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Prime Brokerage
Prime brokerage is the generic name for a bundled package of services offered by investment banks, Wealth management, wealth management firms, and Security (finance), securities dealers to hedge funds which need the ability to borrow securities and cash in order to be able to invest on a netted basis and achieve an absolute return. The prime broker provides a centralized securities clearing facility for the hedge fund so the hedge fund's collateral requirements are netted across all deals handled by the prime broker. These two features are advantageous to their clients. The prime broker benefits by earning fees ("spreads") on financing the client's margined long and short cash and security positions, and by charging, in some cases, fees for clearing and other services. It also earns money by rehypothecation, rehypothecating the margined portfolios of the hedge funds currently serviced and charging interest on those borrowing securities and other investments. Services Each client ...
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Investment Bank
Investment is the dedication of money to purchase of an asset to attain an increase in value over a period of time. Investment requires a sacrifice of some present asset, such as time, money, or effort. In finance, the purpose of investing is to generate a Return (finance), return from the invested asset. The return may consist of a gain (profit) or a loss realized from the sale of a property or an investment, unrealized capital appreciation (or depreciation), or investment income such as dividends, interest, or rental income, or a combination of capital gain and income. The return may also include currency gains or losses due to changes in the foreign currency exchange rates. Investors generally expect higher rate of return, returns from Financial risk, riskier investments. When a low-risk investment is made, the return is also generally low. Similarly, high risk comes with a chance of high losses. Investors, particularly novices, are often advised to Diversification (financ ...
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Bear Stearns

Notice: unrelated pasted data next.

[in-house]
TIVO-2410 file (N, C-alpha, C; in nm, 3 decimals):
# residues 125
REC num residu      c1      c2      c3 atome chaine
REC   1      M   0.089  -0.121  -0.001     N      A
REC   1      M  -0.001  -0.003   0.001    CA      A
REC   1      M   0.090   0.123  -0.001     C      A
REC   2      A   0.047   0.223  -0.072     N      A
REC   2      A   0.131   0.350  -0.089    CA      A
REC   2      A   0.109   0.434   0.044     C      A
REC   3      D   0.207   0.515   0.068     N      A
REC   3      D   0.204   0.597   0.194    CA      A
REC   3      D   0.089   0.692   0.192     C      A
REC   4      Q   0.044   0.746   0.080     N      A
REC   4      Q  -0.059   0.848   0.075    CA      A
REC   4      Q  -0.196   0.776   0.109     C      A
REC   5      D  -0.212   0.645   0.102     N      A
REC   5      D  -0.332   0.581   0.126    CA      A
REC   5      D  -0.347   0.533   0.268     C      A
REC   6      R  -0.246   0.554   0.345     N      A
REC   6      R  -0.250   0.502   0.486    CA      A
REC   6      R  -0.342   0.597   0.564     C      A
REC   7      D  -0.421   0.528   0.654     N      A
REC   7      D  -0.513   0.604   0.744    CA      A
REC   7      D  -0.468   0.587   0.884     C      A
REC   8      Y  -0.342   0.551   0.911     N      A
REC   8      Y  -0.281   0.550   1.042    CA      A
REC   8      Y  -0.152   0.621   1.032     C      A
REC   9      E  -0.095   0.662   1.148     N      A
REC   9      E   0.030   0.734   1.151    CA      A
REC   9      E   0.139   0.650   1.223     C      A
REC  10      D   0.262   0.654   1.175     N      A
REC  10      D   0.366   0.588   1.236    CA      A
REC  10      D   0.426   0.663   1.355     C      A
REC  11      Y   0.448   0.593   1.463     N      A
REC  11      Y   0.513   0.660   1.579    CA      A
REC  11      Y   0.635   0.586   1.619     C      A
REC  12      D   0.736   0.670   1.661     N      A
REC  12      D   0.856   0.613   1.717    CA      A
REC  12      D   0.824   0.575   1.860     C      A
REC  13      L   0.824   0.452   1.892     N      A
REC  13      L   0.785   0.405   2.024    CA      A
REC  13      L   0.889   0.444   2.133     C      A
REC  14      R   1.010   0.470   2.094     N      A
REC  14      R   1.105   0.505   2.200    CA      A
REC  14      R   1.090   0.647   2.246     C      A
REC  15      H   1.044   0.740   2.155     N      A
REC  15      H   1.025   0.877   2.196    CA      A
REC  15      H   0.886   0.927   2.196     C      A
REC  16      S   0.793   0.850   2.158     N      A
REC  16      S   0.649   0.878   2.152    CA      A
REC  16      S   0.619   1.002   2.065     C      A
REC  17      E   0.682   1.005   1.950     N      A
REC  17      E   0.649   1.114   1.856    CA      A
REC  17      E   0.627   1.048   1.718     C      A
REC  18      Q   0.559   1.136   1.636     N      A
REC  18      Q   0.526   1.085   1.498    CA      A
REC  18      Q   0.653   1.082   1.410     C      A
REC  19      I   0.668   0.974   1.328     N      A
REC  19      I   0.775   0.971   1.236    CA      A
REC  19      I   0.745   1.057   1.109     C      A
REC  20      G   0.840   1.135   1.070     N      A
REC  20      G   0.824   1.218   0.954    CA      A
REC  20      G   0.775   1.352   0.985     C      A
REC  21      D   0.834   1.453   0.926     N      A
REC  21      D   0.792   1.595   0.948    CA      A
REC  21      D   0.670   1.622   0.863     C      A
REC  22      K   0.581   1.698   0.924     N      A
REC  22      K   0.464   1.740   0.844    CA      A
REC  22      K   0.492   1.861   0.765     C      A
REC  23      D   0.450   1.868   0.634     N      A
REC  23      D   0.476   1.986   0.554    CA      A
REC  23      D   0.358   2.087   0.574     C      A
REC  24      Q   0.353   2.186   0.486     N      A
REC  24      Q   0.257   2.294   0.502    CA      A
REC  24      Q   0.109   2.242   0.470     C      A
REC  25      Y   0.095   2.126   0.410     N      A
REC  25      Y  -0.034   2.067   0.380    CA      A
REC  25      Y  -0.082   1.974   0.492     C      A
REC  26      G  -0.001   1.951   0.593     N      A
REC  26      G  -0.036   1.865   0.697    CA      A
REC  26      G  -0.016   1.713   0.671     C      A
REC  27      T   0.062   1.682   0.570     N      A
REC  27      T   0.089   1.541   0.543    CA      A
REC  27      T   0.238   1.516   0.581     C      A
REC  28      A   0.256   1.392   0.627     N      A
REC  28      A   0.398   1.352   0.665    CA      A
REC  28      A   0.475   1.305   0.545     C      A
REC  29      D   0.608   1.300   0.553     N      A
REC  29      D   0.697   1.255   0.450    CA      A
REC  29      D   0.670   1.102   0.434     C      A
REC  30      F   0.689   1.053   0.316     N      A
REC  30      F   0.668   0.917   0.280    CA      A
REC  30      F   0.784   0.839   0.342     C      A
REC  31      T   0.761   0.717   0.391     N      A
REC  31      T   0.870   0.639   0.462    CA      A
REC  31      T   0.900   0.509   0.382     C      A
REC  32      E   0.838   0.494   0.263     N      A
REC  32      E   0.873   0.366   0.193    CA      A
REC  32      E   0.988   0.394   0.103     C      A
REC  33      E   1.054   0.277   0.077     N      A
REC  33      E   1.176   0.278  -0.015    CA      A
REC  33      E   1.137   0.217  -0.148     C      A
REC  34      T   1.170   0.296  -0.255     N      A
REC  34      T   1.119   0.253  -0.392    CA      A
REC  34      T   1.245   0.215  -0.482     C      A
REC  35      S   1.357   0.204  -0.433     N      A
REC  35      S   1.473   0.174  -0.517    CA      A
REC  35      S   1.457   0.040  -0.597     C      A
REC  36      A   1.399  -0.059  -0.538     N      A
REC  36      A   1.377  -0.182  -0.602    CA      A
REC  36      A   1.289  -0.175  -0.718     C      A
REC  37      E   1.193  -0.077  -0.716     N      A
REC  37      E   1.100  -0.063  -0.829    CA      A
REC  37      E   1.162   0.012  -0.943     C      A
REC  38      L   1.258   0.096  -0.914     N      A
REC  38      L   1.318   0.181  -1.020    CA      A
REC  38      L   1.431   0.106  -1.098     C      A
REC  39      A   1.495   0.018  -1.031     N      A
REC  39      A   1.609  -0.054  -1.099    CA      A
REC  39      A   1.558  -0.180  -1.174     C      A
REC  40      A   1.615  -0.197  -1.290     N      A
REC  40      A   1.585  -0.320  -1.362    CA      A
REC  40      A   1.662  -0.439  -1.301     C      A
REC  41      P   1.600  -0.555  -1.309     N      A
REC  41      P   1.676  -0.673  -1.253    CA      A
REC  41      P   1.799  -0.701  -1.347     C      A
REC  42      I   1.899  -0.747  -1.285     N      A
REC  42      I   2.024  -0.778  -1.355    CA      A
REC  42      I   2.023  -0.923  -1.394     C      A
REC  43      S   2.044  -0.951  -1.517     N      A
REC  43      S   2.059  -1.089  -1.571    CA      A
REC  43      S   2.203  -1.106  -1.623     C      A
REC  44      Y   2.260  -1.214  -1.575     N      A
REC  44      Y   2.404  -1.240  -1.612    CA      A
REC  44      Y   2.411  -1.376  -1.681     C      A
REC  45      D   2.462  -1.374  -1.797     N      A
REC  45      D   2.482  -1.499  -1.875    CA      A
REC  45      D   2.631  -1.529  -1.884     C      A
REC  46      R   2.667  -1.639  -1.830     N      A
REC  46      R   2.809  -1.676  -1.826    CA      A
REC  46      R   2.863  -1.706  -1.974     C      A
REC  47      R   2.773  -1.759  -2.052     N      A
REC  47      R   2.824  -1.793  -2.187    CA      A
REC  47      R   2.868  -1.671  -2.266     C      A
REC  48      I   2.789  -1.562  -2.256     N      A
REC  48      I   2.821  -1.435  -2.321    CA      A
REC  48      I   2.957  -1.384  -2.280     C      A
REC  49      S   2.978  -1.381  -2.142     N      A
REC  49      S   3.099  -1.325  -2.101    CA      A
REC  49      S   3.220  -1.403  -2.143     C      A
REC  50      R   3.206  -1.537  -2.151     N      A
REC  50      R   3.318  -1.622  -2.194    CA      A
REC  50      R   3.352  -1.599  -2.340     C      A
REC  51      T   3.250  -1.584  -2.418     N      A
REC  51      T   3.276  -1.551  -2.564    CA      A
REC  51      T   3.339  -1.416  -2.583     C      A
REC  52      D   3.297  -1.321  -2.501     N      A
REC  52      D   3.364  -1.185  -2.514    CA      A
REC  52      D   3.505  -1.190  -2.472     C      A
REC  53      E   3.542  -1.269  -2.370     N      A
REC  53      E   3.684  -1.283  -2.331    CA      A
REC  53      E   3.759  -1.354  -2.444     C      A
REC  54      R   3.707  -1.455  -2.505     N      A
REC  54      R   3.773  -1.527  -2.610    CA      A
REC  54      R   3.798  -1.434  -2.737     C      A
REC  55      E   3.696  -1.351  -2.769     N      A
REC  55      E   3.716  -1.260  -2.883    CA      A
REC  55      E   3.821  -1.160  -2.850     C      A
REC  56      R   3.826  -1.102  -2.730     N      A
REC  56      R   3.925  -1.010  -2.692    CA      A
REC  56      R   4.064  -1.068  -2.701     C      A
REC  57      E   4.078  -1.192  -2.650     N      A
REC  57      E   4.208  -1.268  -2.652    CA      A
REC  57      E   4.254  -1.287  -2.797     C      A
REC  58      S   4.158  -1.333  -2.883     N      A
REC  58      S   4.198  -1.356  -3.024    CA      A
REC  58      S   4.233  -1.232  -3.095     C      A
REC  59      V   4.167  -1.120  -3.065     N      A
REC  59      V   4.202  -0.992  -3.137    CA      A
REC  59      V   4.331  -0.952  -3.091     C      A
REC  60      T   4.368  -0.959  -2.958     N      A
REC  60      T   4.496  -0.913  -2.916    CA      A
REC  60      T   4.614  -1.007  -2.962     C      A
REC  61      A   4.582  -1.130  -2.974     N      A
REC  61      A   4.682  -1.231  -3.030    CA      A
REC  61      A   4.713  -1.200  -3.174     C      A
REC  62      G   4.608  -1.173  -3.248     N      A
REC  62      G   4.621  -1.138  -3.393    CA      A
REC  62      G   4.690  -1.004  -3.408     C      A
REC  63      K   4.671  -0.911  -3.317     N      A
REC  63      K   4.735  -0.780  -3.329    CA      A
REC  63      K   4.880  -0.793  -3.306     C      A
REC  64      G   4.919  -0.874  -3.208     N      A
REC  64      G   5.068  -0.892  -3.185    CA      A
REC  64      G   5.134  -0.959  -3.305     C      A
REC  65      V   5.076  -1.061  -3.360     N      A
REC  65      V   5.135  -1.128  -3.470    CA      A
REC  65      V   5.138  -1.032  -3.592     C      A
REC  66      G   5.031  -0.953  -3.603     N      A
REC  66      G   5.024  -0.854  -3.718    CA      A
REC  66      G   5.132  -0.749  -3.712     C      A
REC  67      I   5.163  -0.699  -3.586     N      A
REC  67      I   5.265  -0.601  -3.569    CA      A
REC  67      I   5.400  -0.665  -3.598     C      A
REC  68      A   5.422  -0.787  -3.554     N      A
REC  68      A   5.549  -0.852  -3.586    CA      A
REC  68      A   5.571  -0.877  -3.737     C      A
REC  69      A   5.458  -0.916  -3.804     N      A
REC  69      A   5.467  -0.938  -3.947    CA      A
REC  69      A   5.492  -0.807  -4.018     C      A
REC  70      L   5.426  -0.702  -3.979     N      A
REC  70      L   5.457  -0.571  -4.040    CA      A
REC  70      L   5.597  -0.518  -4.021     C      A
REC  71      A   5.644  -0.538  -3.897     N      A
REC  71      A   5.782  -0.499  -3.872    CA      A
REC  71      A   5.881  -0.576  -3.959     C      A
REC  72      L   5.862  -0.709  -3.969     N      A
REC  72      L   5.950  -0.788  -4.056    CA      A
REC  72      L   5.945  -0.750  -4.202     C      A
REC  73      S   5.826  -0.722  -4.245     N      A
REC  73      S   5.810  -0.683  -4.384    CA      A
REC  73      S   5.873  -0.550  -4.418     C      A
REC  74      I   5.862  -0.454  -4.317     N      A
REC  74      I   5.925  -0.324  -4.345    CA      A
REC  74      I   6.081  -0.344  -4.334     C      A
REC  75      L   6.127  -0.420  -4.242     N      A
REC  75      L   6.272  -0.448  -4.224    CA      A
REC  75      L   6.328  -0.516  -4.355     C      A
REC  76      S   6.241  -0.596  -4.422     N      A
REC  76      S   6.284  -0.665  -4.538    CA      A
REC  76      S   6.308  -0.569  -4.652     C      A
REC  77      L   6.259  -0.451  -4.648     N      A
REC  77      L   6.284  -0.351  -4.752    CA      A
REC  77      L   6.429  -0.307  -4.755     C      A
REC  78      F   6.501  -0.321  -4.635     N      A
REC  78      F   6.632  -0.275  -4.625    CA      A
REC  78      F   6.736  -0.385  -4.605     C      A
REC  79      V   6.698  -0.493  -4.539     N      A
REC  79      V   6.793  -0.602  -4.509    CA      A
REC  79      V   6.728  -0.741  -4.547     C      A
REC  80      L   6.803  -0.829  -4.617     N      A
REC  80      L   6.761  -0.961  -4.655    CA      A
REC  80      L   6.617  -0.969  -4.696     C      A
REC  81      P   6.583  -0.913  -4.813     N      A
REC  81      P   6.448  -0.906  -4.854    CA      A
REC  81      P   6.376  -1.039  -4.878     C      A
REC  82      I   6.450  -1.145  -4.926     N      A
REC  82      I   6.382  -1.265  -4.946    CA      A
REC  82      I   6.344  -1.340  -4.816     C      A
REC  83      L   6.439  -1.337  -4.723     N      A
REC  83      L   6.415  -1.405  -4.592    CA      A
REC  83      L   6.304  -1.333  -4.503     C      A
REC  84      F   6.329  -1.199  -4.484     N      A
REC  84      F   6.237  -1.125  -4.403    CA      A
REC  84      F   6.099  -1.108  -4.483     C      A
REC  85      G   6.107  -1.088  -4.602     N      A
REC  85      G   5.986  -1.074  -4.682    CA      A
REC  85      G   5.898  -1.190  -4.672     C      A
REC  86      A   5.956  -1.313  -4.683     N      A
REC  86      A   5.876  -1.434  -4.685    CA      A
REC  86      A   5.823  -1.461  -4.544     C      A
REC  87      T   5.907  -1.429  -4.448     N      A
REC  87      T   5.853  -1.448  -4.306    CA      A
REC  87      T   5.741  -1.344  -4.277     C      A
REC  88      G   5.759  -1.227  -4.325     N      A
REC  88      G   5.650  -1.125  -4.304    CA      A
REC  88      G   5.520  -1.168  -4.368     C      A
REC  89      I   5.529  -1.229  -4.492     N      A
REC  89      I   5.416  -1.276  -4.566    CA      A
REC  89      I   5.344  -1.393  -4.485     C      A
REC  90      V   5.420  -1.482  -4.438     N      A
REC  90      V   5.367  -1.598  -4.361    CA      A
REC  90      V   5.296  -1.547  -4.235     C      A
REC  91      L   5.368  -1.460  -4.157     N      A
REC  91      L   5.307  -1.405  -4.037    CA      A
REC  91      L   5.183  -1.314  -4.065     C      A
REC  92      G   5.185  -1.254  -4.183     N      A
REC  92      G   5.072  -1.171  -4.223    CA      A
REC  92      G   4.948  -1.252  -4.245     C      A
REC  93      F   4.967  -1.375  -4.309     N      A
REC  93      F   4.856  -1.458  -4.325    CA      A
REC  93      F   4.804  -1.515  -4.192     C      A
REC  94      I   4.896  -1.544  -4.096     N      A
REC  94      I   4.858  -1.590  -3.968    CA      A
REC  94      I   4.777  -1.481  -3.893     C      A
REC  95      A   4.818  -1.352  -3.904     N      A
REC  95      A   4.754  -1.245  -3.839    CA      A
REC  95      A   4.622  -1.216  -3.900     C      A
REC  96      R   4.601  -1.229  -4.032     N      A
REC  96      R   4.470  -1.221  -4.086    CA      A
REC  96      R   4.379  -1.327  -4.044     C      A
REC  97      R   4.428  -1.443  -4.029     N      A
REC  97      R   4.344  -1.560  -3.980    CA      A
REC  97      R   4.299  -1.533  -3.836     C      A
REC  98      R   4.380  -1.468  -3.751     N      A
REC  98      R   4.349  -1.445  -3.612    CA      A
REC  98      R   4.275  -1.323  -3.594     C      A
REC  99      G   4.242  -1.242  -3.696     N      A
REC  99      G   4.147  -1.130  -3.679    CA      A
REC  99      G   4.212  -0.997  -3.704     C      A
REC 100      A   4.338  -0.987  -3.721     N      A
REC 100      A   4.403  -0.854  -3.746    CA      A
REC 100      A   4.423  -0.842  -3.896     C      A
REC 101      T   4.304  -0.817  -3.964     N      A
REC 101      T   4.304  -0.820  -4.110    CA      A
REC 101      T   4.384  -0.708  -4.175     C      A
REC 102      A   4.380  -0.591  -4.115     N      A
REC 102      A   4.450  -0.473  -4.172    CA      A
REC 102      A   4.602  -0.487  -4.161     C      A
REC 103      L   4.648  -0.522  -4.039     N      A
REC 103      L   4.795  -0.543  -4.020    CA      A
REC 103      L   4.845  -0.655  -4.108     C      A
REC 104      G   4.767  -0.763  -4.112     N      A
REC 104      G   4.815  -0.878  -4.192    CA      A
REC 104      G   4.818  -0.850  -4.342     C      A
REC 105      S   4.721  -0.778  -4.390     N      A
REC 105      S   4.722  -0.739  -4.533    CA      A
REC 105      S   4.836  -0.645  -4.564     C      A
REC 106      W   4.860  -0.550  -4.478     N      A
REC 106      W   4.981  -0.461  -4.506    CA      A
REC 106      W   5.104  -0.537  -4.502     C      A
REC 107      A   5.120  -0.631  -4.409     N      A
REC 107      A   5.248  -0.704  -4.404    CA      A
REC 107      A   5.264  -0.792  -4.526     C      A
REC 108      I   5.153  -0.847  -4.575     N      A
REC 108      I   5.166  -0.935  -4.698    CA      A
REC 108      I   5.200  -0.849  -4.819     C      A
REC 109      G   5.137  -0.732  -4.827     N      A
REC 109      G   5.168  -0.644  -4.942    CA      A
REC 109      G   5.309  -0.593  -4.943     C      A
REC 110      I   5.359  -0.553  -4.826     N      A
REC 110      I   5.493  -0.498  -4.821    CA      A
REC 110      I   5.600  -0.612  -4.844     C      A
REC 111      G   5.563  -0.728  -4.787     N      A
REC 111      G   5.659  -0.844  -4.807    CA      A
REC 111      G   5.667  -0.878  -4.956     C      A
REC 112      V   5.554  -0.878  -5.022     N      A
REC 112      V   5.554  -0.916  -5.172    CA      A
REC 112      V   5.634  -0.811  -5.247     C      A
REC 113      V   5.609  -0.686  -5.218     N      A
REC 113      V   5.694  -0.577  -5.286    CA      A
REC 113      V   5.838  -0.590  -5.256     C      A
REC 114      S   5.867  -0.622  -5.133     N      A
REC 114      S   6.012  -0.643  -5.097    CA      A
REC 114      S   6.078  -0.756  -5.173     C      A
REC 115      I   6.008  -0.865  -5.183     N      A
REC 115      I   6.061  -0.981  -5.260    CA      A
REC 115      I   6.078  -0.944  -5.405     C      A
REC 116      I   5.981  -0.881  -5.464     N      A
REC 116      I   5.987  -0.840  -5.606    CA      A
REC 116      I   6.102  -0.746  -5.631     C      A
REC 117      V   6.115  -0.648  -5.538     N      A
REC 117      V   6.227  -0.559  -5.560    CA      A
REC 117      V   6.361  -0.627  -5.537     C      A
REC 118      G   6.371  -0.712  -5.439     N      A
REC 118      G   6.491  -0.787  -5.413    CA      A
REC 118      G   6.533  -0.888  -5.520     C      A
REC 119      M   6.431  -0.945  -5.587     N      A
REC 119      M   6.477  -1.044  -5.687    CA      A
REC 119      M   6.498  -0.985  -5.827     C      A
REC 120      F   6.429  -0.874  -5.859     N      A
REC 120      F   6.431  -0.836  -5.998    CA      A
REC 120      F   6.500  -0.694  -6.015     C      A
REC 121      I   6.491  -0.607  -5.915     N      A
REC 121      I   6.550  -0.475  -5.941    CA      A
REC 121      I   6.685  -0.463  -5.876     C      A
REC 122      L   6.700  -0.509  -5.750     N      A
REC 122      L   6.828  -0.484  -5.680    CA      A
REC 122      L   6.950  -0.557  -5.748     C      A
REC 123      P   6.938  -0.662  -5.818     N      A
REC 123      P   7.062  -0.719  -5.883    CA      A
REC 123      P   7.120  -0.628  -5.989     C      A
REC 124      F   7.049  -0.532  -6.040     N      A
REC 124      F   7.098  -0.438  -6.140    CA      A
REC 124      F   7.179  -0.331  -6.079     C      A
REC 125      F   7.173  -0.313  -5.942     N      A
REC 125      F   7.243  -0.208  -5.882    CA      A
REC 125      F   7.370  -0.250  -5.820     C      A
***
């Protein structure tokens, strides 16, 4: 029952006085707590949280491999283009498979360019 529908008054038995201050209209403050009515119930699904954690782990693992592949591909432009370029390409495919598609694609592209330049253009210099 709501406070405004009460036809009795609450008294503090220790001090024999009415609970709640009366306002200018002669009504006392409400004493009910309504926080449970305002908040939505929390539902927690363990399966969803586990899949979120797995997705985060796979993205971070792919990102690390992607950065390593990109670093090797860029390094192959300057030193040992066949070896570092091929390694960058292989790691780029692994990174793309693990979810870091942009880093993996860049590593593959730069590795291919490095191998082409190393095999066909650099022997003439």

The Bear Stearns Companies, Inc. was a New York-based global investment bank, securities trading and brokerage firm that failed in 2008 as part of the global financial crisis and recession, and was subsequently sold to JPMorgan Chase. The company's main business areas before its failure were capital markets, investment banking, wealth management, and global clearing services, and it was heavily involved in the subprime mortgage crisis. In the years leading up to the failure, Bear Stearns was heavily involved in securitization and issued large amounts of asset-backed securities which were, in the case of mortgages, pioneered by Lewis Ranieri, "the father of mortgage securities". As investor losses mounted in those markets in 2006 and 2007, the company actually increased its exposure, especially to the mortgage-backed assets that were central to the subprime mortgage crisis. In March 2008, the Federal Reserve Bank of New York provided an emergency loan to try to avert ...
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Leverage (finance)
In finance, leverage (or gearing in the United Kingdom and Australia) is any technique involving debt, borrowing funds to buy things, hoping that future Profit (economics), profits will be many times more than the cost of borrowing. This technique is named after a lever in physics, which amplifies a small input force into a greater output force, because successful leverage amplifies the comparatively small amount of money needed for borrowing into large amounts of profit. However, the technique also involves the high risk of not being able to pay back a large loan. Normally, a lender will set a limit on how much risk it is prepared to take and will set a limit on how much leverage it will permit, and would require the acquired asset to be provided as collateral Security (finance), security for the loan. Leveraging enables gains to be multiplied.Brigham, Eugene F., ''Fundamentals of Financial Management'' (1995). On the other hand, losses are also multiplied, and there is a risk that ...
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Bankruptcy Protection